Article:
FYI, Violets who would like a new free peak inside the book: Monster.com just came out with an excerpt titled "10 Ways Introverts Can Promote Themselves to Extroverts"
http://bit.ly/5uQihp

Rebecca Knight said...

Ooh, this book sounds like it may have been written for me! :)

Also, the U-SUCK radio comment cracked me up. How often do we do that? We have so much to offer as artists and all around nice people, and we should remind ourselves of that once in a while ;). Thank you for this!

Jennifer J. said...

I'd be interested in how to get into the zone sooner when presenting. You know, how you're really nervous ahead of time, but three minutes in you're flying.

I think I need to work on my elevator pitch. Sometimes when people ask me what I do, I say, "I kill trees." Yeah, not good.

Nancy Ancowitz said...

Jennifer,

A few thoughts about getting into the zone more quickly:
1. Get your introductory remarks (and nonverbals) down cold. Script them, practice them until they're second nature and they sound natural, and videotape your practice sessions so you can see how you come across. So when you get up in front of an audience you can free yourself up to focus more on offering something special than on how all those people are perceiving you.
2. Skip the "ladies and germs" yawn inducing beginnings to speeches (you can do all the requisite thank you's later). Instead dive right in with a story, an arresting statistic, a riff on a relevant piece of news, or a thought provoking quote. Say something you're excited about from the start and then ride the wave.
3. Remember to breathe — before you go on and while you're up there. Some of my clients write "BREATHE" in big letters on the margins of their speaker's notes.
4. Take your time before you say your first word. I picture shooting a basketball during a free through. If you're off kilter or otherwise distracted, you're probably not going to score. Do whatever it takes to get yourself centered.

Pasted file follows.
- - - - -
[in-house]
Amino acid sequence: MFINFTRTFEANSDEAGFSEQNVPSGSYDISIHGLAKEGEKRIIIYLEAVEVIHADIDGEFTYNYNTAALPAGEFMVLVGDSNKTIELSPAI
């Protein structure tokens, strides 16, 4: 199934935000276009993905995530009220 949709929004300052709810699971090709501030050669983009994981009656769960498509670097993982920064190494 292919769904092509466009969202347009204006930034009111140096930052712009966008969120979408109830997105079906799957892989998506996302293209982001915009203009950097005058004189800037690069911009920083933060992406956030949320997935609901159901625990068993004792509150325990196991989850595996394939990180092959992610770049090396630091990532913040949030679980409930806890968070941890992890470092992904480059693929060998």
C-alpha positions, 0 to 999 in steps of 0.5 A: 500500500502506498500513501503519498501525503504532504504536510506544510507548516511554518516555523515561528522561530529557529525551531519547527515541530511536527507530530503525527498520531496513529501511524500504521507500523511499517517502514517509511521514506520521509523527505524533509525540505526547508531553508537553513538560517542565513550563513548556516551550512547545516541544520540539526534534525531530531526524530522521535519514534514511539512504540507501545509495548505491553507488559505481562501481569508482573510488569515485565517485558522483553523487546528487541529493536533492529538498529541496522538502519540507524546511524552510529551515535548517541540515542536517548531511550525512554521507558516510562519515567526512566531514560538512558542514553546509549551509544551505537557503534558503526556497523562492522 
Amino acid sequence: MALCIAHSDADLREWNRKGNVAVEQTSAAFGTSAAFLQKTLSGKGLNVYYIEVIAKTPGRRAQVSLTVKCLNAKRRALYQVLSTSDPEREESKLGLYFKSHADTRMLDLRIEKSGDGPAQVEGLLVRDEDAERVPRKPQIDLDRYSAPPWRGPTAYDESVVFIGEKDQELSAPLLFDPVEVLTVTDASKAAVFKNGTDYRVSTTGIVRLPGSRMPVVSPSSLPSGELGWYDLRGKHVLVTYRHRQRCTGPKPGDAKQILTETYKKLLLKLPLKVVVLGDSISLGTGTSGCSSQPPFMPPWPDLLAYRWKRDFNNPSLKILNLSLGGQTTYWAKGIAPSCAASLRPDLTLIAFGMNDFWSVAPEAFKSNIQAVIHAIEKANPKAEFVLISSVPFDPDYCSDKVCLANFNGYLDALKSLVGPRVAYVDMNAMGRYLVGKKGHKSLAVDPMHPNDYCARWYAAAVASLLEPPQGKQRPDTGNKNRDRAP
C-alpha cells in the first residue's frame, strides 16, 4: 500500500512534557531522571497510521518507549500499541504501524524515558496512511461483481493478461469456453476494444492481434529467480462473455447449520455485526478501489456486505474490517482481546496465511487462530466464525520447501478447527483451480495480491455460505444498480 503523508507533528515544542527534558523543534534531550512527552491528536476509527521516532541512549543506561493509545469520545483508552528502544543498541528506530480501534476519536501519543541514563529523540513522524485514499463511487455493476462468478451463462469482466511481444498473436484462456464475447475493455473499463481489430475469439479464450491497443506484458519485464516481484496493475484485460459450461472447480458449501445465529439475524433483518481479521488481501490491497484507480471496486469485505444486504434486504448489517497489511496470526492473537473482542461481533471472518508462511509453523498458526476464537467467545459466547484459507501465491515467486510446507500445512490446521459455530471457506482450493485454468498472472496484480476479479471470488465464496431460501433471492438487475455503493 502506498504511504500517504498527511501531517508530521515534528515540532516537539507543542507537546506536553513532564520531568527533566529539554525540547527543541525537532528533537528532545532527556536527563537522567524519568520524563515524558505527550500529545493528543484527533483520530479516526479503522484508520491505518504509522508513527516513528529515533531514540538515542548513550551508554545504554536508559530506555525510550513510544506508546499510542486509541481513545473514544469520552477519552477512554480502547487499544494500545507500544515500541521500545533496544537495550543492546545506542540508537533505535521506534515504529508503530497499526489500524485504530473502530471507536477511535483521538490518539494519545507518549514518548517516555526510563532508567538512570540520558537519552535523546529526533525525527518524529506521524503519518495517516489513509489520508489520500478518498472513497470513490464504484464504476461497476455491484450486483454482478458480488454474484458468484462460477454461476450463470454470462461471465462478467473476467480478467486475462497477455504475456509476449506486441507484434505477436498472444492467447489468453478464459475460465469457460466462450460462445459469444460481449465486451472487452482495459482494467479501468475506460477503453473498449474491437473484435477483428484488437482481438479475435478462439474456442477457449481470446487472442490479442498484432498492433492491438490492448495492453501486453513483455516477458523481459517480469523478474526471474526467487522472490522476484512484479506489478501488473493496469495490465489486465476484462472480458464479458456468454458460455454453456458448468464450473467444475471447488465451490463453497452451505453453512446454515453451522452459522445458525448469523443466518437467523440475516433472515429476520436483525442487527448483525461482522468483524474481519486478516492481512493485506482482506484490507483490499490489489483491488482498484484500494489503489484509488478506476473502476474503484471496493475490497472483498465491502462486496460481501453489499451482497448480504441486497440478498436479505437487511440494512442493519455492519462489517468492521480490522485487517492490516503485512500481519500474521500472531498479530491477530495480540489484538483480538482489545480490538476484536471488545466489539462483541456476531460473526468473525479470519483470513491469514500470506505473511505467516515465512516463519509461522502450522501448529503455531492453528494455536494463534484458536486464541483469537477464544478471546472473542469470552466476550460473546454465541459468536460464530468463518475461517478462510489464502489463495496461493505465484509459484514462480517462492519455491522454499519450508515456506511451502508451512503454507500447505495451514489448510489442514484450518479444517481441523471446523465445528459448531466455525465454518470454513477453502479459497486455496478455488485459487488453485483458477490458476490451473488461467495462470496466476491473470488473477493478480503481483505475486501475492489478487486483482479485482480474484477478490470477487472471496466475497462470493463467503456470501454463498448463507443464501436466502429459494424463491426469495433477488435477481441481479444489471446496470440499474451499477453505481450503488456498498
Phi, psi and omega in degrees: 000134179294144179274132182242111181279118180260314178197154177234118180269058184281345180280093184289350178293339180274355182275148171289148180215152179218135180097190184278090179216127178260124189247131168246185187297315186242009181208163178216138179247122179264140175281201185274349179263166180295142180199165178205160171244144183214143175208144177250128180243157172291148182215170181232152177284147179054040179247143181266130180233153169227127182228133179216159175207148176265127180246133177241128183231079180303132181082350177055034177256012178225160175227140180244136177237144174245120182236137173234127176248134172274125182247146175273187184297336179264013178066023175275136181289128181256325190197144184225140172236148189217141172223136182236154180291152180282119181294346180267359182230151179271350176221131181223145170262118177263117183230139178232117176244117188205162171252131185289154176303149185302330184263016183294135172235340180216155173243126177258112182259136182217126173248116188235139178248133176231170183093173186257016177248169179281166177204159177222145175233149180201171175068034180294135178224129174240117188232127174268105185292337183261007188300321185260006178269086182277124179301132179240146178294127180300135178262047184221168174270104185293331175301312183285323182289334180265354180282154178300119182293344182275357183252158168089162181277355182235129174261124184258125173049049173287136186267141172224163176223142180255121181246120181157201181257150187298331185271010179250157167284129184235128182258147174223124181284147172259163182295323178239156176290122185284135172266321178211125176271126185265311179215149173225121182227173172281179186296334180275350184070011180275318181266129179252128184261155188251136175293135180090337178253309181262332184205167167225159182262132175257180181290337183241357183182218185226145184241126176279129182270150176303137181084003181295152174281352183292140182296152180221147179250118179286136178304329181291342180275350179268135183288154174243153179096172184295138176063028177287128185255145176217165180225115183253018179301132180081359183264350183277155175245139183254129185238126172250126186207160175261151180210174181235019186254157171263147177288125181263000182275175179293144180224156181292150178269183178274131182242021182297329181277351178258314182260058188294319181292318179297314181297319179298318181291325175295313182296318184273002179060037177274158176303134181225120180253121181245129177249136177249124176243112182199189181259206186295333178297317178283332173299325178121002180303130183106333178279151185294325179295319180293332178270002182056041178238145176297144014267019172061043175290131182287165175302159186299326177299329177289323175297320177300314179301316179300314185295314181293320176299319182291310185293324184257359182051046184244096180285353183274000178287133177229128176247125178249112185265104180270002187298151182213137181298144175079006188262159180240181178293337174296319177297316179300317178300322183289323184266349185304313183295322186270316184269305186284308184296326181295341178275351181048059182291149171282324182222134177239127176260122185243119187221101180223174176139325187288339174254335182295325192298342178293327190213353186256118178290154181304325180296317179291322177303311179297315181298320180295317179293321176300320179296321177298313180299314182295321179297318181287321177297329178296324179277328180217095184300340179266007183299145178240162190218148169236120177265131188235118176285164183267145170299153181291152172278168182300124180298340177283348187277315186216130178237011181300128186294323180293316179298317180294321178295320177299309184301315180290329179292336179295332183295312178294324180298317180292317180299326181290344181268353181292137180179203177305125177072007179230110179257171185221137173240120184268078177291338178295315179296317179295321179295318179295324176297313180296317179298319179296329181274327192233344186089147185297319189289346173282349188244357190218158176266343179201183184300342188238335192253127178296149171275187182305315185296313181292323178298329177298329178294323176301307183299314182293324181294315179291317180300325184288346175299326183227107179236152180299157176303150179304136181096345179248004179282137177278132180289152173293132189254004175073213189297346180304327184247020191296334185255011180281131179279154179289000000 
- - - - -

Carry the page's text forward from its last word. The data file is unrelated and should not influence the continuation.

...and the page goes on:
5. Own the space as if it's your living room and the members of your audience are your invited guests. It's your job to make your guests comfortable and to entertain them. So take the spotlight off yourself and focus instead on what you can do for your audience.
6. Imagine the beginning of your talk. Picture yourself in front of the room, where you'll stand, how you'll interact with your audience, and what will happen in a way that works for you.
7. Get the support you need to help you meet your goal for your speech -- this applies to elevator pitches too. Ask a mentor or coach to help you develop it until you're satisfied. Having a sounding board can really make a difference.

Mary Hershey said...

Nancy, this is such fabulous advice! Thank you so much for this generous reply! I love the idea of writing BREATHE in the margins, and jumping right in to the presentation and hooking everyone immediately.

We're going to have to have you come back and do a post on just this! Pretty please???

Grazie!
Mary

a. fortis said...

The book sounds great--thanks to Nancy and Laura for the interview, and to Nancy again for the book (which I'm clearly going to need).

The Elevator Pitch is something I need to work on, too. In particular, I need a snappy yet informative and intriguing reply for when people say "Oh, you write for young adults? Are there any vampires in your book?"

Nancy Ancowitz said...

I'm grateful for all of your thoughtful and appreciative comments.

Mary, You're asking me to write more to help more Violets? Sign me up.

jan godown annino said...

If I things were more fancy
I'd hire Nancy
But with fewer dollars
I'm glad to read the Laura & Nancy
interview tips dancy.

Jan

ps gobs of good stuff here like anticipating the mix-up in ages at events & how to compensate for too old/too young sweetie pies, who always deserve to have fun with you .
I loved the photo illustrations too as I truly feel that exasperation pain.

many thanks for this two-part treat